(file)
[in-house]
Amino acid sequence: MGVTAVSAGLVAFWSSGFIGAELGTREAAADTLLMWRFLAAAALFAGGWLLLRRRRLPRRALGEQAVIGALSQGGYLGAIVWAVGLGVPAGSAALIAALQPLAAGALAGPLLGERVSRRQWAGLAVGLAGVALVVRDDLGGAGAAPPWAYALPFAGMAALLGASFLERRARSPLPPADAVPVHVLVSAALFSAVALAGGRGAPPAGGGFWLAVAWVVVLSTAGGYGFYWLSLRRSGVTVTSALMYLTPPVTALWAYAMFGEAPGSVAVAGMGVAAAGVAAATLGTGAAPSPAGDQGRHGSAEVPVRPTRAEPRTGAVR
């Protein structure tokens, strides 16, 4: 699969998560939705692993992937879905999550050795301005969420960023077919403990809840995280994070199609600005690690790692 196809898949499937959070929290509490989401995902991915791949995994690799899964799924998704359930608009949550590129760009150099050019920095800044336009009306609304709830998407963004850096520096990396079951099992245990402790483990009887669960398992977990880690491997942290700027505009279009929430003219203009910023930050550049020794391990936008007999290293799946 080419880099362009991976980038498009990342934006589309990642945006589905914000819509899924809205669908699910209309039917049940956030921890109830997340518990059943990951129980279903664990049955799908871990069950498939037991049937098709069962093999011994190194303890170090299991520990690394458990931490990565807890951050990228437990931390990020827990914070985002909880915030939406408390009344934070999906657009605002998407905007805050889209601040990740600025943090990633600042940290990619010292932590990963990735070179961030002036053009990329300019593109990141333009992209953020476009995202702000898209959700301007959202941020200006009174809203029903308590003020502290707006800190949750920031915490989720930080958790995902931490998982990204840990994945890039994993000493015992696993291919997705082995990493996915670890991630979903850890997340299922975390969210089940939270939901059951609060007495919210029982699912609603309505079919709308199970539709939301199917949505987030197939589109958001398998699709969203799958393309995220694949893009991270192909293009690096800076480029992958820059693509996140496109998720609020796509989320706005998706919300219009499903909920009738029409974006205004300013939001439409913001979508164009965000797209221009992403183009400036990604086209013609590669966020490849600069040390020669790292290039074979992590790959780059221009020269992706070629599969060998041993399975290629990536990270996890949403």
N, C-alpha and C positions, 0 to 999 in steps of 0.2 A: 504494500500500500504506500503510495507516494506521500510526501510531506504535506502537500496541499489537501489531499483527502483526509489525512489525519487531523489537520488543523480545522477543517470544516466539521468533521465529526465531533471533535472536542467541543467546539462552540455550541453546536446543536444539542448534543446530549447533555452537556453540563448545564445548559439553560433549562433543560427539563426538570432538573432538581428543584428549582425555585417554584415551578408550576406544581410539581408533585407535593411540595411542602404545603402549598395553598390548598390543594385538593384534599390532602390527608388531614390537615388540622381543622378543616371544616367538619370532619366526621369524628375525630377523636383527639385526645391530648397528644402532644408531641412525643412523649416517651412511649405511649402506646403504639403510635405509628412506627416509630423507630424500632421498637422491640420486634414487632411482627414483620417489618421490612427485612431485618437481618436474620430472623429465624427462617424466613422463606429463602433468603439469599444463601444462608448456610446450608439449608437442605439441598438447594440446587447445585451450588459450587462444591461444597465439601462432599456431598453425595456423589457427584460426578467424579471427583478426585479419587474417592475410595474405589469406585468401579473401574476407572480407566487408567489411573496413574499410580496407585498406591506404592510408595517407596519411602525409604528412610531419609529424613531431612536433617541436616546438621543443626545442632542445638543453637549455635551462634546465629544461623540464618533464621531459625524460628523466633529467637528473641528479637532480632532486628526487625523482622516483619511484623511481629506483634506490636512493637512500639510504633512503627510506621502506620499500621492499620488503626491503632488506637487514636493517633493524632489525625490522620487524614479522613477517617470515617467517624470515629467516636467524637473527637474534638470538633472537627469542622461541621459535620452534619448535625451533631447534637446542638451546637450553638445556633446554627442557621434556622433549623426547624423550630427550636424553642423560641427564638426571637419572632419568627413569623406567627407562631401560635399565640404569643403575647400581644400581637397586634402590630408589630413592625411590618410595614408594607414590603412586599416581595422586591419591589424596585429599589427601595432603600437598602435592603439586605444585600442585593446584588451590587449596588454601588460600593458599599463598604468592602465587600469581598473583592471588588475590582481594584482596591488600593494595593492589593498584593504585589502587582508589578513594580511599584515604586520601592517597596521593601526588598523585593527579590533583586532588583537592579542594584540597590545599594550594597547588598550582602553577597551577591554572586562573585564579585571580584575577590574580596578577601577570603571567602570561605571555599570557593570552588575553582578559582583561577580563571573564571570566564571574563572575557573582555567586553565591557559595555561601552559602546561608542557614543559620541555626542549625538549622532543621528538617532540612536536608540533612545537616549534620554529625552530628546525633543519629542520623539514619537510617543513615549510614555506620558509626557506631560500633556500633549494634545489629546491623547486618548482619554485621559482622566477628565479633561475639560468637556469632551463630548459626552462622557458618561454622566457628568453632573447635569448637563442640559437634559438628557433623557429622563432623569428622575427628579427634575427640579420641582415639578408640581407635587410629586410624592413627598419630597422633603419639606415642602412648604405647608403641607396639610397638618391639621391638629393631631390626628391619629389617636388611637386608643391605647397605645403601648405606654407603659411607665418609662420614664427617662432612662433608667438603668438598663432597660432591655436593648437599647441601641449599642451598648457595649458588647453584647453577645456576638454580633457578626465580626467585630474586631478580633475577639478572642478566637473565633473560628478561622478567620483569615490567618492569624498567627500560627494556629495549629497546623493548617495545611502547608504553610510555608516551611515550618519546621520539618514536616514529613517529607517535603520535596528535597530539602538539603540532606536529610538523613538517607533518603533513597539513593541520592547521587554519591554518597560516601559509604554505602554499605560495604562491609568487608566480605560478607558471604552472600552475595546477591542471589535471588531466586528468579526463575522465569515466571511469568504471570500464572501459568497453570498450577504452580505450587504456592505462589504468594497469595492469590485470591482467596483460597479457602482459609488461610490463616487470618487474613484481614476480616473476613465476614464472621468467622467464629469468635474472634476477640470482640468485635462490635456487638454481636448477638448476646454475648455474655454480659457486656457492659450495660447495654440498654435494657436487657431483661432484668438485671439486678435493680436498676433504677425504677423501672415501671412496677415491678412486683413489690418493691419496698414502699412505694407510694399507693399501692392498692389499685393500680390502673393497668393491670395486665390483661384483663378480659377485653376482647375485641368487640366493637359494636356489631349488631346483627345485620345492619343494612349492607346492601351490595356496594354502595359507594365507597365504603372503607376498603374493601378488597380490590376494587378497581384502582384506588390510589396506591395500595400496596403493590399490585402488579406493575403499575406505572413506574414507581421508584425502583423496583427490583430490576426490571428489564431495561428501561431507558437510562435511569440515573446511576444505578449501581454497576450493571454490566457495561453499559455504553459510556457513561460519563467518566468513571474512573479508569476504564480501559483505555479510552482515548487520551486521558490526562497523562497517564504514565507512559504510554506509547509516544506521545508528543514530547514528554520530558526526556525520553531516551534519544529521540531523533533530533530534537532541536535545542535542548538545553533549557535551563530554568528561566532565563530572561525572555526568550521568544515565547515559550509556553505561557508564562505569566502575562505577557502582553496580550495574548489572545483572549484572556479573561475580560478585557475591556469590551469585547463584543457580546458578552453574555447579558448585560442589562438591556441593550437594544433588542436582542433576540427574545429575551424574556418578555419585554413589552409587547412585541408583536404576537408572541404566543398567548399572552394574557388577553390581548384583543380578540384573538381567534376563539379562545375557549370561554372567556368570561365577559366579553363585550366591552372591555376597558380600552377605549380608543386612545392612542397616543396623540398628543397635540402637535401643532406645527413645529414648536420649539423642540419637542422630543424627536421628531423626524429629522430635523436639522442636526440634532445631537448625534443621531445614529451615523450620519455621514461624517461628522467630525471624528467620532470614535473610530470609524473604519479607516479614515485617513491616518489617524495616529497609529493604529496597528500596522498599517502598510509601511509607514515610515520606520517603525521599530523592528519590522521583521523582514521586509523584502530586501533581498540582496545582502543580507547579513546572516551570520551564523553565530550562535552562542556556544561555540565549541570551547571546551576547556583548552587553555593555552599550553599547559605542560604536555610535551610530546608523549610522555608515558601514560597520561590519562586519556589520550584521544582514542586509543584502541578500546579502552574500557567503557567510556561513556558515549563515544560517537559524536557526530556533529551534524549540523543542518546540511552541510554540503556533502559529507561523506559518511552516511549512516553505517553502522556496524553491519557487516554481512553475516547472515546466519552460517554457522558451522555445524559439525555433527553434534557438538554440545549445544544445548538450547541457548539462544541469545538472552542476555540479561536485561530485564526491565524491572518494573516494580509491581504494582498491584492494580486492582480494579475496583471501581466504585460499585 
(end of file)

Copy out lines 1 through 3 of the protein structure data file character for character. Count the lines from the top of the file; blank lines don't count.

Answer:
[in-house]
Amino acid sequence: MGVTAVSAGLVAFWSSGFIGAELGTREAAADTLLMWRFLAAAALFAGGWLLLRRRRLPRRALGEQAVIGALSQGGYLGAIVWAVGLGVPAGSAALIAALQPLAAGALAGPLLGERVSRRQWAGLAVGLAGVALVVRDDLGGAGAAPPWAYALPFAGMAALLGASFLERRARSPLPPADAVPVHVLVSAALFSAVALAGGRGAPPAGGGFWLAVAWVVVLSTAGGYGFYWLSLRRSGVTVTSALMYLTPPVTALWAYAMFGEAPGSVAVAGMGVAAAGVAAATLGTGAAPSPAGDQGRHGSAEVPVRPTRAEPRTGAVR
């Protein structure tokens, strides 16, 4: 699969998560939705692993992937879905999550050795301005969420960023077919403990809840995280994070199609600005690690790692 196809898949499937959070929290509490989401995902991915791949995994690799899964799924998704359930608009949550590129760009150099050019920095800044336009009306609304709830998407963004850096520096990396079951099992245990402790483990009887669960398992977990880690491997942290700027505009279009929430003219203009910023930050550049020794391990936008007999290293799946 080419880099362009991976980038498009990342934006589309990642945006589905914000819509899924809205669908699910209309039917049940956030921890109830997340518990059943990951129980279903664990049955799908871990069950498939037991049937098709069962093999011994190194303890170090299991520990690394458990931490990565807890951050990228437990931390990020827990914070985002909880915030939406408390009344934070999906657009605002998407905007805050889209601040990740600025943090990633600042940290990619010292932590990963990735070179961030002036053009990329300019593109990141333009992209953020476009995202702000898209959700301007959202941020200006009174809203029903308590003020502290707006800190949750920031915490989720930080958790995902931490998982990204840990994945890039994993000493015992696993291919997705082995990493996915670890991630979903850890997340299922975390969210089940939270939901059951609060007495919210029982699912609603309505079919709308199970539709939301199917949505987030197939589109958001398998699709969203799958393309995220694949893009991270192909293009690096800076480029992958820059693509996140496109998720609020796509989320706005998706919300219009499903909920009738029409974006205004300013939001439409913001979508164009965000797209221009992403183009400036990604086209013609590669966020490849600069040390020669790292290039074979992590790959780059221009020269992706070629599969060998041993399975290629990536990270996890949403």